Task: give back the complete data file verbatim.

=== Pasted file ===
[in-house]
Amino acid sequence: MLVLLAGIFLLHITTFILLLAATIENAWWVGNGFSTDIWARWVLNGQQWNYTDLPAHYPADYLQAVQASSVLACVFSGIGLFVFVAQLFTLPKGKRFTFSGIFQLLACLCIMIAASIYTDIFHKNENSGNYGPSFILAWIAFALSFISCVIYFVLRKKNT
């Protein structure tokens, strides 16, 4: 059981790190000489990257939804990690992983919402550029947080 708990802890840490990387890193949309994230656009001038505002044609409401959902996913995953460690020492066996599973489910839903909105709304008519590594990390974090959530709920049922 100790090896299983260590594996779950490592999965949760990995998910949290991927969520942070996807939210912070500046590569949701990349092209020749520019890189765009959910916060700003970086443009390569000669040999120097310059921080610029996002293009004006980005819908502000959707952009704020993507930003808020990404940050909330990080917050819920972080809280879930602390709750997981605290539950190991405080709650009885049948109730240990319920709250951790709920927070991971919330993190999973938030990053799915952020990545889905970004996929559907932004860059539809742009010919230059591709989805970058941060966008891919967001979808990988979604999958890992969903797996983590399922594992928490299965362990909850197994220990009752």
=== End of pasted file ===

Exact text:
[in-house]
Amino acid sequence: MLVLLAGIFLLHITTFILLLAATIENAWWVGNGFSTDIWARWVLNGQQWNYTDLPAHYPADYLQAVQASSVLACVFSGIGLFVFVAQLFTLPKGKRFTFSGIFQLLACLCIMIAASIYTDIFHKNENSGNYGPSFILAWIAFALSFISCVIYFVLRKKNT
């Protein structure tokens, strides 16, 4: 059981790190000489990257939804990690992983919402550029947080 708990802890840490990387890193949309994230656009001038505002044609409401959902996913995953460690020492066996599973489910839903909105709304008519590594990390974090959530709920049922 100790090896299983260590594996779950490592999965949760990995998910949290991927969520942070996807939210912070500046590569949701990349092209020749520019890189765009959910916060700003970086443009390569000669040999120097310059921080610029996002293009004006980005819908502000959707952009704020993507930003808020990404940050909330990080917050819920972080809280879930602390709750997981605290539950190991405080709650009885049948109730240990319920709250951790709920927070991971919330993190999973938030990053799915952020990545889905970004996929559907932004860059539809742009010919230059591709989805970058941060966008891919967001979808990988979604999958890992969903797996983590399922594992928490299965362990909850197994220990009752």